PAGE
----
International Journal of Rheumatology

International Journal of Rheumatology / 2011 / Article

Review Article | Open Access

Volume 2011 |Article ID 854167 |

Andrew M. Felstead, Peter J. Revington, "Surgical Management of Temporomandibular Joint Ankylosis in Ankylosing Spondylitis", International Journal of Rheumatology, vol. 2011, Article ID 854167, 5 pages, 2011.

Surgical Management of Temporomandibular Joint Ankylosis in Ankylosing Spondylitis

Academic Editor: Shinichi Kawai
Received19 Nov 2010
Accepted26 Jan 2011
Published24 Mar 2011


Relatively few patients develop such severe degenerative temporomandibular joint (TMJ) disease that they require total joint replacement. Current indications include those conditions involving condylar bone loss such as degenerative (osteoarthritis) or inflammatory joint disease (ankylosing spondylitis, rheumatoid, and psoriatic). Ankylosis of the temporomandibular joint (TMJ) secondary to ankylosing spondylitis remains an under investigated entity. We aim to provide an overview of treatment objectives, surgical procedures, and our experience with total TMJ replacement for this condition.

1. Introduction

Prosthetic replacement of the TMJ is a procedure that has undergone a technological revolution over the last decade. Early joint prostheses (e.g., Bowerman-Conroy) developed in the 1970s were functional but large and difficult to use.

New technology has led to the development of systems that are custom fitted, well tolerated, and deliver good clinical outcomes.

2. Background

The temporomandibular joint (TMJ) is a diarthrodial atypical synovial joint that is capable of both rotational and translatory movements. The TMJ is formed by the mandibular condyle and the glenoid fossa of the squamous part of the temporal bone and is separated into upper and lower cavities by a fibrocartilagenous articular disc.

Due to the inherent surface structure of the TMJ, it shares the tendency of involvement by ankylosing spondylitis (AS) as with other fibrocartilagenous structures such as the symphysis pubis and the intervertebral discs [1].

Although the reported incidence of TMJ involvement in AS is not uncommon, its onset appears to be insidious, and patients with TMJ involvement tend to be older and have more extensive spinal and peripheral joint disease. Involvement of the TMJ appears to give rise to few serious symptoms until pain, stiffness, and gross restriction of jaw movement has occurred [2].

In spite of the high frequency of TMJ involvement, ankylosis secondary to AS seems to seldom ensue, and relatively few patients develop such severe degenerative temporomandibular joint (TMJ) disease that they require total joint replacement. This is reflected in the paucity of literature on the topic, with only approximately 11 cases reported worldwide.

However, when ankylosis occurs, it is an extremely disabling affliction that causes problems with mastication, digestion, speech, appearance, and access to routine dentistry. It also has an impact on the psychological development of the patient with concerns related to an inability to open the mouth [3].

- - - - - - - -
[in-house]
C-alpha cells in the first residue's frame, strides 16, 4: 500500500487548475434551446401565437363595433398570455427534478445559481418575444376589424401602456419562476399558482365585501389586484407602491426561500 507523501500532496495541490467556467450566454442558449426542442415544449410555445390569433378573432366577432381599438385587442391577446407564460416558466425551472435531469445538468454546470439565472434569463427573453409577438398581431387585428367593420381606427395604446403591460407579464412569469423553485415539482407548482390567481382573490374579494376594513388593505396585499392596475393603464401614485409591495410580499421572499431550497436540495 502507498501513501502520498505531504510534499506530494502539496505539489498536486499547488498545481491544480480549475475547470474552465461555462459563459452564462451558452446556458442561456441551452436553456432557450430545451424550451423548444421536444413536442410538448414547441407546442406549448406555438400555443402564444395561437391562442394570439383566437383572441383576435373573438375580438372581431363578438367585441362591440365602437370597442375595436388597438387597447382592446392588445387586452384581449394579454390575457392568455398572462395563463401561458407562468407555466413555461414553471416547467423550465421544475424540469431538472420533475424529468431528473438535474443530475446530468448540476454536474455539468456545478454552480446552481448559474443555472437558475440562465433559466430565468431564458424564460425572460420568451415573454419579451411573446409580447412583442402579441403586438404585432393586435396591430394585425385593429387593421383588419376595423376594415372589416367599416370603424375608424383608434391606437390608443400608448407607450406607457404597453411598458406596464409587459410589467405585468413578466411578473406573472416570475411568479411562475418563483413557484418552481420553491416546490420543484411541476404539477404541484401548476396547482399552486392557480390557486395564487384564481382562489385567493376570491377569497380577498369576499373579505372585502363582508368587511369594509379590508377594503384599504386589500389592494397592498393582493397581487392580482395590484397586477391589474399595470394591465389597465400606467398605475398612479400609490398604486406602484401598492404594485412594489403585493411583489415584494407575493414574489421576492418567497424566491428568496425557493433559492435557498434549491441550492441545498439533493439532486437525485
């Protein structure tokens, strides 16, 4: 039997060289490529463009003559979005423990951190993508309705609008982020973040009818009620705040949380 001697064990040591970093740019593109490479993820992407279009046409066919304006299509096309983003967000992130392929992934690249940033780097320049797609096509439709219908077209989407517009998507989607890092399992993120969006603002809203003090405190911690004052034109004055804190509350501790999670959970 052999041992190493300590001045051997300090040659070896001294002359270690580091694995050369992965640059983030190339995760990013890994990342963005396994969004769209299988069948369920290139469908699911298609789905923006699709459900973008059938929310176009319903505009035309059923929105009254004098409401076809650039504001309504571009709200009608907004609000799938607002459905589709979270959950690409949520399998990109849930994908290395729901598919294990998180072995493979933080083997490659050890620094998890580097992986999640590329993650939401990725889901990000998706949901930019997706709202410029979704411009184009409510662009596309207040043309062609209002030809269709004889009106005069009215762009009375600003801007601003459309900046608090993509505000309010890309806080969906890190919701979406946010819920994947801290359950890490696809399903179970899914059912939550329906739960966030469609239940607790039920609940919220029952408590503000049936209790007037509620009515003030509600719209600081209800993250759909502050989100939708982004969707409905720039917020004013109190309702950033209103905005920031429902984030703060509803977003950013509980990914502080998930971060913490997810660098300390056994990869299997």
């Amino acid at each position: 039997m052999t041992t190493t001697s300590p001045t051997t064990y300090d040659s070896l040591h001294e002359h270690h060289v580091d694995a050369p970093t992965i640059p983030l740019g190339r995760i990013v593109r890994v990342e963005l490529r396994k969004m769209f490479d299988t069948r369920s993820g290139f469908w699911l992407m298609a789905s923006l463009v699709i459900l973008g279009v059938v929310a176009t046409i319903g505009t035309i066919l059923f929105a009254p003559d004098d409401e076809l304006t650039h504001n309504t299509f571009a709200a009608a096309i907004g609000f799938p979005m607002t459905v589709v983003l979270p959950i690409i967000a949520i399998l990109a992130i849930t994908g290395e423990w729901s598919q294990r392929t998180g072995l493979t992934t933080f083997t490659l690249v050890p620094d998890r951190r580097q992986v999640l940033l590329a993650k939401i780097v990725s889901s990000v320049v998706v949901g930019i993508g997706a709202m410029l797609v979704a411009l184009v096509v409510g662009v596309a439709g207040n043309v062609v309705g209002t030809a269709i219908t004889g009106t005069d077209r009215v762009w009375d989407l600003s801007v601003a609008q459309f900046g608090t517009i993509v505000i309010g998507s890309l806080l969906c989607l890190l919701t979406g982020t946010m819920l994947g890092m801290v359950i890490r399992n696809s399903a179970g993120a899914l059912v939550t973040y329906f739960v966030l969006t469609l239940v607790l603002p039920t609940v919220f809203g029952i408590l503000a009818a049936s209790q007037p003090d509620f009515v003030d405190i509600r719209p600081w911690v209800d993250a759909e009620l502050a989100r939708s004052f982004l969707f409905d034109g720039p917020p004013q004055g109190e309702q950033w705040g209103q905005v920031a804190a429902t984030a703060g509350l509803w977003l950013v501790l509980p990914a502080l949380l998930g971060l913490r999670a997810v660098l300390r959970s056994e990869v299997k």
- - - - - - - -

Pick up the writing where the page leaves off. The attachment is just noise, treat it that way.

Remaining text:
Patients typically present with increasing pain on eating, often associated with progressive limitation of mouth opening accompanied by radiographic evidence of joint degeneration (loss of joint space, osteophytes, surface erosion, and ankylosis). Clinical indications for intervention involve a combination of factors: restricted mouth opening (<35 mm), dietary scores (liquid scores 0, full-diet scores 10), occlusal collapse (anterior open bite or retrusion), excessive condylar resorption and loss of vertical ramus height, pain score >5 out of 10 on a visual analogue scale, and other quality of life issues [4].

3. Treatment Objectives

Removal of the ankylotic mass, restoring the form and function of the joint, mouth opening, relief of upper airway obstruction, and prevention of recurrence are of utmost importance. Facial remodelling and restoration of occlusion are also significant aims which follow on from the above.

Meticulous preoperative planning, perioperative management, and diligent postoperative care remain the keys to providing successful surgery [5].

Preoperative imaging by computed tomography of the ankylosed joint in sagittal, coronal, and axial planes is mandatory (Figure 1). This is particularly useful in assessing the extent of the bone mass medially. When used with contrast, proximity to the important vascular structures in the infratemporal fossa can be assessed.

Administration of anaesthesia to patients with condylar ankylosis poses specific problems and demands expertise. Laryngoscopy and patient positioning can be difficult in patients with minimal interincisal opening and fixed flexion deformity of the cervical spine. Specific anaesthetic challenges arise in relation to intubation and securing the airway, awake extubation, and postoperative maintenance of a patent airway. Options for securing the airway include [5](i)nasotracheal intubation via direct laryngoscopy (compromised but adequate mouth opening),(ii)fibreoptically assisted nasotracheal intubation,(iii)blind nasal intubation,(iv)elective tracheostomy under local anaesthesia.